A former Franklin County man described as the leader of a major drug trafficking ring will serve 27 years in prison for his role in a conspiracy that resulted in the murder of another drug dealer, authorities said.  

Detectives with the Franklin County Sheriff’s Office and the Franklin County Narcotics Enforcement Unit were instrumental in investigating the case of Andreus O’Bryant, 26. 

O’Bryant, who pleaded guilty last August to conspiracy to distribute more than 500 grams of cocaine, was sentenced Tuesday to 330 months in federal prison by U.S. District Court Judge Audrey G. Fleissig after a two-day hearing.

He is the third and final defendant sentenced in the conspiracy that included the murder of Jamie Benson, 28, of Houston, Texas, in St. Louis on April 22, 2011. 

Scott Alan Compton, formerly of Washington, was sentenced to five years in prison and Lodgy Jackson of Texas received a 33-year sentence in the federal case, the U.S. attorney’s office reported.  

County drug task force officers initiated an investigation that identified O’Bryant as the ringleader of an operation that started out distributing large amounts of marijuana in Franklin County and adjoining areas, then later began trafficking in cocaine and crack cocaine, according to Washington Detective Darrell Balleydier who was assigned to the task force at the time. 

Balleydier said O’Bryant was a “smart” operator who insulated himself by employing associates to handle actual drug transactions.

“He had built up a hierarchy. He kept his hands clean. He was smart,” Balleydier commented. 

At the time of the drug investigation, O’Bryant was living in Washington and also spending time in the New Haven and Union areas, Balleydier said. 

While officers here were compiling information in the drug investigation, St. Louis City police were investigating the murder of Benson, whose body was found dumped in an alley. He had been shot once in the head.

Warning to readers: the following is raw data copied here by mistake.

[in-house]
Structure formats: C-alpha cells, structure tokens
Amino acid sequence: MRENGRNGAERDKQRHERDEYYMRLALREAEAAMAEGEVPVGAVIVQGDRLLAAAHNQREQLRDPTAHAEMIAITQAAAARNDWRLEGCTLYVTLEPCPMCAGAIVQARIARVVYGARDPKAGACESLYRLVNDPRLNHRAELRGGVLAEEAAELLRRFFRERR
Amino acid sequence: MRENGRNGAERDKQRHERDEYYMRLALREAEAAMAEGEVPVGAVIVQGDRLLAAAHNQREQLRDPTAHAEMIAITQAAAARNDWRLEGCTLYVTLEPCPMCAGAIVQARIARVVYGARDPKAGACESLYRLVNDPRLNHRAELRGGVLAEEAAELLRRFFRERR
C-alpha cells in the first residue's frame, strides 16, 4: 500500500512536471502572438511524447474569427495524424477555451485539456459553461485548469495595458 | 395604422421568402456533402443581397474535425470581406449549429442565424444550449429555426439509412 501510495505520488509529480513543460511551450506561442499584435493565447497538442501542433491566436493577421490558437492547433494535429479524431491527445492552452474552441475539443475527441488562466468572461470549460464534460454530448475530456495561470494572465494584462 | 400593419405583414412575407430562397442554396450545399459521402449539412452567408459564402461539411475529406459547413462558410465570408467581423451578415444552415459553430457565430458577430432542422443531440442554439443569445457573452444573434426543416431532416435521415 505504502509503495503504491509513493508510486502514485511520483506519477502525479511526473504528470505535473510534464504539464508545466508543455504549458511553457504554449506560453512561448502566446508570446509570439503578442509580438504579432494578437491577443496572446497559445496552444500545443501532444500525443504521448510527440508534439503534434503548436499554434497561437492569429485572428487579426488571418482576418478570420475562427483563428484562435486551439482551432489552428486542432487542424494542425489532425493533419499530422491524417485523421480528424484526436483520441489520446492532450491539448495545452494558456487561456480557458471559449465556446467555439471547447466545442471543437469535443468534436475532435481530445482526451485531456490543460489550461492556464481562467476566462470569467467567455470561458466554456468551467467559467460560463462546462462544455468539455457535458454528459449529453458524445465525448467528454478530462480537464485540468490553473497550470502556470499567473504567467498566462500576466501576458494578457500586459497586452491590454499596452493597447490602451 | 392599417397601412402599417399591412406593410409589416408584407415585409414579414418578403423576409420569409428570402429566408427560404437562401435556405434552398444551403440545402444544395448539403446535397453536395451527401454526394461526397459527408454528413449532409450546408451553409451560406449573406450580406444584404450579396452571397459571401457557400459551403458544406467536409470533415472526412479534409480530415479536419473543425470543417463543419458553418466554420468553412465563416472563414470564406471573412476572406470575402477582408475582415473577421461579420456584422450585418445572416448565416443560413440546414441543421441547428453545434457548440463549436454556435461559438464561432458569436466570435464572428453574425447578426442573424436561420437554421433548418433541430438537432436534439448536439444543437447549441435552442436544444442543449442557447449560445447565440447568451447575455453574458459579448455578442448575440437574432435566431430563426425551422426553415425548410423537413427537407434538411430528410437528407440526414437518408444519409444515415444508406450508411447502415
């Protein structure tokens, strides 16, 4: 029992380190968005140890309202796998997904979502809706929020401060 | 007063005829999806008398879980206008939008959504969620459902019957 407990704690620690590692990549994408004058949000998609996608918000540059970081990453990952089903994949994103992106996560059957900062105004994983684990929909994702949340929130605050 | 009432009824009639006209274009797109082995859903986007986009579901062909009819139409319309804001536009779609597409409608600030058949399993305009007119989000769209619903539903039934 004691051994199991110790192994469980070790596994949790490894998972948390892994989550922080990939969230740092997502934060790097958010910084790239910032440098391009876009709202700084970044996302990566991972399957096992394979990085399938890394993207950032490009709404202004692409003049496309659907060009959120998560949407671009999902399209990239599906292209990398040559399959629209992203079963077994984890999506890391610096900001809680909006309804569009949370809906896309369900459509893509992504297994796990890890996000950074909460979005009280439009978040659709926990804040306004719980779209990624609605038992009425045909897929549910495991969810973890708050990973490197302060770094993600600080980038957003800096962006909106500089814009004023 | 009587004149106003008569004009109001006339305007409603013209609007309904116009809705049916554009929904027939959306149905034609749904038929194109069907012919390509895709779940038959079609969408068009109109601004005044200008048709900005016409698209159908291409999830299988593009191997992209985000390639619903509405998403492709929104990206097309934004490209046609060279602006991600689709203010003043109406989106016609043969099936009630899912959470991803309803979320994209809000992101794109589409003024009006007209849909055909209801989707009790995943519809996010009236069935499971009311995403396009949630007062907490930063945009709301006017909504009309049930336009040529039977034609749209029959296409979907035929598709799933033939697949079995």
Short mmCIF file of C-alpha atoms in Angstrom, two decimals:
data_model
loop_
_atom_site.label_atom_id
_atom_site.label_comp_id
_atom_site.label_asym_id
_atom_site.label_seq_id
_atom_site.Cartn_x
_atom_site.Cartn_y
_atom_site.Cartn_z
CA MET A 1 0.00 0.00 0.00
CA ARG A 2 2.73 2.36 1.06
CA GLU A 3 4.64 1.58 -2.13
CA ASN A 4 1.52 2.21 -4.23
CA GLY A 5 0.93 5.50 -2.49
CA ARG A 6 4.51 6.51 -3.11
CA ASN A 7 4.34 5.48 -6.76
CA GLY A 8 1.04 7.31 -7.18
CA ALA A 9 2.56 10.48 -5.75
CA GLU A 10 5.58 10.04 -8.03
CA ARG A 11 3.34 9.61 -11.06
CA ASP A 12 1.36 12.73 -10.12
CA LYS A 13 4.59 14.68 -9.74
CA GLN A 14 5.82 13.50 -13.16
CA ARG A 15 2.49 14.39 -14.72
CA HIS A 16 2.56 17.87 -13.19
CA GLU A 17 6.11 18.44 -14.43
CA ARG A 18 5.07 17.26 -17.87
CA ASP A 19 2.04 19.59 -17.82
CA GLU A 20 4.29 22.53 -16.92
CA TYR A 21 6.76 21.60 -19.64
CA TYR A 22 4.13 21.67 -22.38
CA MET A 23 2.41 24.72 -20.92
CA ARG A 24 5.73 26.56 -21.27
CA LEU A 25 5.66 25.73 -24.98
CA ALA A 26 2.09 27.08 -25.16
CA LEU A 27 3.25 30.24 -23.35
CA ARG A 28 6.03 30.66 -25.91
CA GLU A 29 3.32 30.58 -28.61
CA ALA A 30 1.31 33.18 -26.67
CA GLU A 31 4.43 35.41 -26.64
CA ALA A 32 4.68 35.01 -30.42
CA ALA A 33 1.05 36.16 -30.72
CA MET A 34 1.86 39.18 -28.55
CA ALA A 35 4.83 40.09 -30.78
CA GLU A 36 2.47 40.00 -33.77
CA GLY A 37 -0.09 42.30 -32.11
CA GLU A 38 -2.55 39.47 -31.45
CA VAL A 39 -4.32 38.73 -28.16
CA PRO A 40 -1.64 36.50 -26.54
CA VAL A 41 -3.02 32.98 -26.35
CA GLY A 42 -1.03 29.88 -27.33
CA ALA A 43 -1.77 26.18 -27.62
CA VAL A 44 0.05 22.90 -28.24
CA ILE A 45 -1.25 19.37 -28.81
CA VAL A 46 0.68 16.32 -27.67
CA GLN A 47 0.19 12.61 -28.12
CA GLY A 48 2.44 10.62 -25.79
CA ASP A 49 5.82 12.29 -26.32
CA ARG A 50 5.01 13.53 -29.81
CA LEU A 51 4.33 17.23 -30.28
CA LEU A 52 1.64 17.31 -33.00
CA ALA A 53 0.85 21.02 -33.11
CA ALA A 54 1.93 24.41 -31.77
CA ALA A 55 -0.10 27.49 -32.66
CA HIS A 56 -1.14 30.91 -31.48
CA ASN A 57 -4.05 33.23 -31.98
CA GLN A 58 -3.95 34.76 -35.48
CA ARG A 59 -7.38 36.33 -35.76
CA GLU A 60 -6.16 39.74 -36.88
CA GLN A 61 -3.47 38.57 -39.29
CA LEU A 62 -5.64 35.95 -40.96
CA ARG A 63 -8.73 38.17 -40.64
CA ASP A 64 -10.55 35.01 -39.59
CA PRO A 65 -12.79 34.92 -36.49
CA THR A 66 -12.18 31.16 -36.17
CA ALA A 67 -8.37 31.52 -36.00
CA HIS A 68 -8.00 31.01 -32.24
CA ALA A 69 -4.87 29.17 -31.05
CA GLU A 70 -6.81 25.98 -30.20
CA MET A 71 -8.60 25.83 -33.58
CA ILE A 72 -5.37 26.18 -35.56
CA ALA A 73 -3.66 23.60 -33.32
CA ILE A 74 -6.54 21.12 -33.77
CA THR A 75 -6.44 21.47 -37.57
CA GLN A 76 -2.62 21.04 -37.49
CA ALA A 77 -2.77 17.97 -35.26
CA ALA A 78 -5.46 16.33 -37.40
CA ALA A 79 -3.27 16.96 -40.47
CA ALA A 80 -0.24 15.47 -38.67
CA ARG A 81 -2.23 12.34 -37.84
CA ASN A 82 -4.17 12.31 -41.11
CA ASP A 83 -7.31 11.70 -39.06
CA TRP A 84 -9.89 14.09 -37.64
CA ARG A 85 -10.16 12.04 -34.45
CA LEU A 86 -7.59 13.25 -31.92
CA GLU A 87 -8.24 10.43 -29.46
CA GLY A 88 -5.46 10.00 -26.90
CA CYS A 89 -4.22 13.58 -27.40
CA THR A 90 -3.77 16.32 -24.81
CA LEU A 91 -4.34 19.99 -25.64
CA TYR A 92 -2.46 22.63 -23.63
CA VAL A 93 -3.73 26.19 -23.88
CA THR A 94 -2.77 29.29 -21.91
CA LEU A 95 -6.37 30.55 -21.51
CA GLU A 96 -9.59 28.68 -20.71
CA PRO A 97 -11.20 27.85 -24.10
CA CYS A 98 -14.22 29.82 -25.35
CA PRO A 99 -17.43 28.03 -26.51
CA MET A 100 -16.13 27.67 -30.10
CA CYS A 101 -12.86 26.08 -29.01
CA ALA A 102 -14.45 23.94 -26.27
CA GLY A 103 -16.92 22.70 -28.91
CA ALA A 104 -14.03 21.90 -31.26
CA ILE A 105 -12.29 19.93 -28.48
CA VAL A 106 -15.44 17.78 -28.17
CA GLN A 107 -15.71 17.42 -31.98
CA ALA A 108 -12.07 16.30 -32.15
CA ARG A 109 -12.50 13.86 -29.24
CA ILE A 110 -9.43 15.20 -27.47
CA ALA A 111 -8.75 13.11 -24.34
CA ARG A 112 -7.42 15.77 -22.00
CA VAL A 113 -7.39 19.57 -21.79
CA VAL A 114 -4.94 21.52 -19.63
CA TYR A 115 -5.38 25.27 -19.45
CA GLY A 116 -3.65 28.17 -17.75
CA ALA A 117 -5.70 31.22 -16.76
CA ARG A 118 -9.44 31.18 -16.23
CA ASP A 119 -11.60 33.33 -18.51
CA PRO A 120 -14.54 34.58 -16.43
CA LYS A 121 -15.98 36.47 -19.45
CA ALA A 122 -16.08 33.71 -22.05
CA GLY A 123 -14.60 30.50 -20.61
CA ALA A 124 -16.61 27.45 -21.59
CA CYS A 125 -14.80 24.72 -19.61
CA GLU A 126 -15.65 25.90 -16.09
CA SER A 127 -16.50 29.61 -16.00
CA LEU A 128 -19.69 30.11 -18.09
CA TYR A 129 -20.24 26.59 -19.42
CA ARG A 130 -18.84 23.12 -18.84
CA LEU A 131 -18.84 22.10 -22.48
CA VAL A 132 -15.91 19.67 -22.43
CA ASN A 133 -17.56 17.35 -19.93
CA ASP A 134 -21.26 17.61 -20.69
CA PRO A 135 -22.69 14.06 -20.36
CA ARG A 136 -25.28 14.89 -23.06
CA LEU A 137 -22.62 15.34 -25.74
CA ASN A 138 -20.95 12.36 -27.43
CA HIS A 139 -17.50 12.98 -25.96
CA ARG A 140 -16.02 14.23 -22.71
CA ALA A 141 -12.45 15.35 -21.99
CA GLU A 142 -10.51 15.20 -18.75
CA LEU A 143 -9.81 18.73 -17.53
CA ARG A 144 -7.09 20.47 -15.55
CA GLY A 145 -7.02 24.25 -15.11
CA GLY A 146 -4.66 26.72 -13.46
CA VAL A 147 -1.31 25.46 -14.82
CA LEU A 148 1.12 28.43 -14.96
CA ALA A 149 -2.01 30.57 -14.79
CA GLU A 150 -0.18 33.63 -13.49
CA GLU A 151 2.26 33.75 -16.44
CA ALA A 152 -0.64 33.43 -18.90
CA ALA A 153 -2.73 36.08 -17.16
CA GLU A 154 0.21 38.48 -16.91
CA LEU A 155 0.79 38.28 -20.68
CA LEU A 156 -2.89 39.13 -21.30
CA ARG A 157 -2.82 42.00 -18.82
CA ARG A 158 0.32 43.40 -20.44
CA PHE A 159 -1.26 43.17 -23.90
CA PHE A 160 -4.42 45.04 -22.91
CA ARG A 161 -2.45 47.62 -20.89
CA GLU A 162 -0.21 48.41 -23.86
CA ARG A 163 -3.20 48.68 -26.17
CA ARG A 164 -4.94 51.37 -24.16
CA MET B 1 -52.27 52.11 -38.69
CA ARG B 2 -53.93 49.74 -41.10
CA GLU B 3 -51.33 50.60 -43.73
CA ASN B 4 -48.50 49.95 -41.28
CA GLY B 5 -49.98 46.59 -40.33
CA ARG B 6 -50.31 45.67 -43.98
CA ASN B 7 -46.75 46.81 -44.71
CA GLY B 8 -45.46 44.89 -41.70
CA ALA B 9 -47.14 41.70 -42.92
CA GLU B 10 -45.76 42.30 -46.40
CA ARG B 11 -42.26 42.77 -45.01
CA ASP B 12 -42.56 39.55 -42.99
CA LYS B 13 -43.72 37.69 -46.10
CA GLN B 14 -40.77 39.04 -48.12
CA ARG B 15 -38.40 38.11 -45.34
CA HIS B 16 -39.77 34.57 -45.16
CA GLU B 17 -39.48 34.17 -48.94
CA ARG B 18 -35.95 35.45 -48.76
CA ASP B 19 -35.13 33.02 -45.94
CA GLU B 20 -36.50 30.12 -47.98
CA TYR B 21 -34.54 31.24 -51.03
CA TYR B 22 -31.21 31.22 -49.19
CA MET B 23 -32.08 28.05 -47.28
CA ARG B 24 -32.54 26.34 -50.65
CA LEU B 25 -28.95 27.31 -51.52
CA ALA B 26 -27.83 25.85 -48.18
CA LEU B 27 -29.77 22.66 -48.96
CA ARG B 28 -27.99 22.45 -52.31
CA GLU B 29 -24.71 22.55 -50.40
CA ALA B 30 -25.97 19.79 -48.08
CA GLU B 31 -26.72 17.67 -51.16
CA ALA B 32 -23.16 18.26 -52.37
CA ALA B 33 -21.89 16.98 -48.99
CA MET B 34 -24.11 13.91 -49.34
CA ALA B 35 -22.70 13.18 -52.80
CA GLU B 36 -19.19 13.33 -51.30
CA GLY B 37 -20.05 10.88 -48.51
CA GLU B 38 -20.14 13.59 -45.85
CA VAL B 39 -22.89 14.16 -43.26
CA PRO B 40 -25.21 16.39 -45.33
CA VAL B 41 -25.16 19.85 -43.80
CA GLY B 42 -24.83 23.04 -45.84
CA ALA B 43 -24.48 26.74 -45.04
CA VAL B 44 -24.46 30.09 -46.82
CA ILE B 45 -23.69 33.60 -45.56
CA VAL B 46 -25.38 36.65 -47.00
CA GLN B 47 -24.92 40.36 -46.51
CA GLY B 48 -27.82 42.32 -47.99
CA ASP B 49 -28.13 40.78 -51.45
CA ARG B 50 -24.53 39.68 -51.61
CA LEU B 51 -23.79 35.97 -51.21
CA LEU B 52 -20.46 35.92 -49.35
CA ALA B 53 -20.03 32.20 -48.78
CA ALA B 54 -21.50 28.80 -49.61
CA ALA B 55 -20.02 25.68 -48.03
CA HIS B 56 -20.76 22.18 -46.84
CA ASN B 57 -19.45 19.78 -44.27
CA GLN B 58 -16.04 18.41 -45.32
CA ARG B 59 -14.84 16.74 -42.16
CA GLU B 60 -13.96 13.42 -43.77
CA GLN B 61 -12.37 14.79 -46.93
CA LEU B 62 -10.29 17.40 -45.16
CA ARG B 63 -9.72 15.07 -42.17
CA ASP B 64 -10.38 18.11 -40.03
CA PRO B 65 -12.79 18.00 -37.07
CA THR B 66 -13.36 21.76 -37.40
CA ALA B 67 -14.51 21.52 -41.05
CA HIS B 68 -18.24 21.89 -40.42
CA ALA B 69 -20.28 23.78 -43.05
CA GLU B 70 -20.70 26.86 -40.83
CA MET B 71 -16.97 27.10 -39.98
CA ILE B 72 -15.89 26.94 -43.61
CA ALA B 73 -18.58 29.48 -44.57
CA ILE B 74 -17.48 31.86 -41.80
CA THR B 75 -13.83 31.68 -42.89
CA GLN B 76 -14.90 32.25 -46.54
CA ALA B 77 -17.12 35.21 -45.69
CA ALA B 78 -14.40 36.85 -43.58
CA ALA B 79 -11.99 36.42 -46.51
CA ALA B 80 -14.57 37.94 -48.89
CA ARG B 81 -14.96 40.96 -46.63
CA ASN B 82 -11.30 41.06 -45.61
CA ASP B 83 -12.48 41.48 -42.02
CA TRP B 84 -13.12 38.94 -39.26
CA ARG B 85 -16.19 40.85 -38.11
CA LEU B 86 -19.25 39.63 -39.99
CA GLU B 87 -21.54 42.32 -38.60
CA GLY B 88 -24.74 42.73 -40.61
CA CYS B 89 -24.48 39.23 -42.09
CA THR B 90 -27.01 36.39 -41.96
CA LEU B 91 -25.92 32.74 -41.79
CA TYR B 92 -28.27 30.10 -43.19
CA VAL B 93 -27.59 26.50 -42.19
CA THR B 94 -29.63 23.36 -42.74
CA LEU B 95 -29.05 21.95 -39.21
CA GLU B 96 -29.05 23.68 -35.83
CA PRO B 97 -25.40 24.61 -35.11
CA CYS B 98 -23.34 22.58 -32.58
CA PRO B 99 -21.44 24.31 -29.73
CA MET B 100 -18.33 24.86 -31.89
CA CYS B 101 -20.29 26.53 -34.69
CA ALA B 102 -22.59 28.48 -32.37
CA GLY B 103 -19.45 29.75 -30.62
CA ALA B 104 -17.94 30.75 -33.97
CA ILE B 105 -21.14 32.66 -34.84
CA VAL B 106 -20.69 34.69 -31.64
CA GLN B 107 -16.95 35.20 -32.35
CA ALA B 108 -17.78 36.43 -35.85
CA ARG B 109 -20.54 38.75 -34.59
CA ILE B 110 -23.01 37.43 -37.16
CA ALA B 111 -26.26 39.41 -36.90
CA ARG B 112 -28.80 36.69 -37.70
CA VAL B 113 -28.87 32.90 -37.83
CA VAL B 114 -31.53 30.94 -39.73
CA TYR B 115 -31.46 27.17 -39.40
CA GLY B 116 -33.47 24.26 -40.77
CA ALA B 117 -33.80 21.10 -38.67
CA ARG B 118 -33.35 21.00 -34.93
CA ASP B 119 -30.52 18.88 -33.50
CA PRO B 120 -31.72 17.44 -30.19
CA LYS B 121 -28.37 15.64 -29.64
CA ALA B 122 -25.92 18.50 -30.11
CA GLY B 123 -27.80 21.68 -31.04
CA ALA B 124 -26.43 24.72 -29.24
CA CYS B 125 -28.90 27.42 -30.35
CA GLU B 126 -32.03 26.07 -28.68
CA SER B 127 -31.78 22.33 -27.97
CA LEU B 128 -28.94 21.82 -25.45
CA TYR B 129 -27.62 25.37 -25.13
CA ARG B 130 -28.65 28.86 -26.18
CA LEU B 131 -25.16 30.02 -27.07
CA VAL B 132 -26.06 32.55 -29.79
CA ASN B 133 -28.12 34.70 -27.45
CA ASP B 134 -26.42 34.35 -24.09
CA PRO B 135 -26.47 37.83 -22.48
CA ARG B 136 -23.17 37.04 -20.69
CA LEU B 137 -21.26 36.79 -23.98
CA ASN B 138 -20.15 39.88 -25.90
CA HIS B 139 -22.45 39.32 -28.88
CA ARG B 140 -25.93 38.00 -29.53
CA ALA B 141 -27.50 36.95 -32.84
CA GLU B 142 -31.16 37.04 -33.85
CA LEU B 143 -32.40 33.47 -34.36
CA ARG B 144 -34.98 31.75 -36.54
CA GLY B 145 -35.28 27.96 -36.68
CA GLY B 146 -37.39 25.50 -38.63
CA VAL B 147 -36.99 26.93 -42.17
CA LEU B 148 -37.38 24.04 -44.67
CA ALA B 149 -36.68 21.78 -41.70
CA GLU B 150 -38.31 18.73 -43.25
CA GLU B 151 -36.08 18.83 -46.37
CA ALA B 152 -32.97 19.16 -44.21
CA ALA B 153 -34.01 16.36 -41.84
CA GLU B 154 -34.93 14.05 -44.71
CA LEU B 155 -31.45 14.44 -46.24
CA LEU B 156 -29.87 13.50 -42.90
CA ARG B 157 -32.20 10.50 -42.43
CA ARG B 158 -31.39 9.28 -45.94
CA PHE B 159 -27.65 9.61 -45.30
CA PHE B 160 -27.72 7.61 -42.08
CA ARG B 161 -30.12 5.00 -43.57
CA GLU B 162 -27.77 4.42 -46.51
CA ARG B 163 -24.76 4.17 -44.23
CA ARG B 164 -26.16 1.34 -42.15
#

“It started out as a regular drug distribution case, but ended up in murder,” Detective Sgt. Jason Grellner, task force commander, said. 

Amtrak Connection

Grellner said as the investigation progressed, detectives here learned that at times it involved transporting drugs between Washington, Kirkwood and St. Louis areas. 

O’Bryant had a unique way of transporting the drugs, the detective noted. 

“He was traveling on Amtrak to Kirkwood and St. Louis to avoid being stopped in a vehicle with large amounts of drugs,” Grellner said.

As the murder investigation progressed, St. Louis police and the task force began sharing intelligence information and learned that Benson had been murdered in a vehicle that O’Bryant had rented. 

That and other information led Balleydier to question O’Bryant’s girlfriend who lived in the Union area. While talking with her he received permission to look in the garage where it was suspected that O’Bryant had washed out the vehicle in which Benson had been shot.

Balleydier said he then called in Detective Lt. Chuck Subke, chief of the sheriff’s office detective bureau, to assist in obtaining blood samples which were found to match Benson’s blood. 

St. Louis police, meanwhile, had located the rented vehicle and obtained additional evidence, Balleydier said. 

The Murder

The U.S. attorney’s office said O’Bryant and his co-defendants had lured Benson to this area on the pretext of purchasing drugs from him, but actually intended to rob and murder the man. 

Authorities said Jackson shot Benson with a gun provided by O’Bryant, then the three dumped the man’s body. 

“O’Bryant and others undertook significant efforts to coverup the conspiracy and destroy evidence of the crime,” according to a press release from the U.S. attorney’s office. 

O’Bryant fled the area when he learned later that he was named in the federal grand jury indictment and remained at large for almost a year until a special task force consisting of local, state and federal officers took him into custody at a home near Houston, Texas. 

In addition to St. Louis police and Franklin County detectives, officers with the Bureau of Alcohol, Tobacco, Firearms, and Explosives, the U.S. Marshals Service, St. Charles County and O’Fallon police departments investigated the case.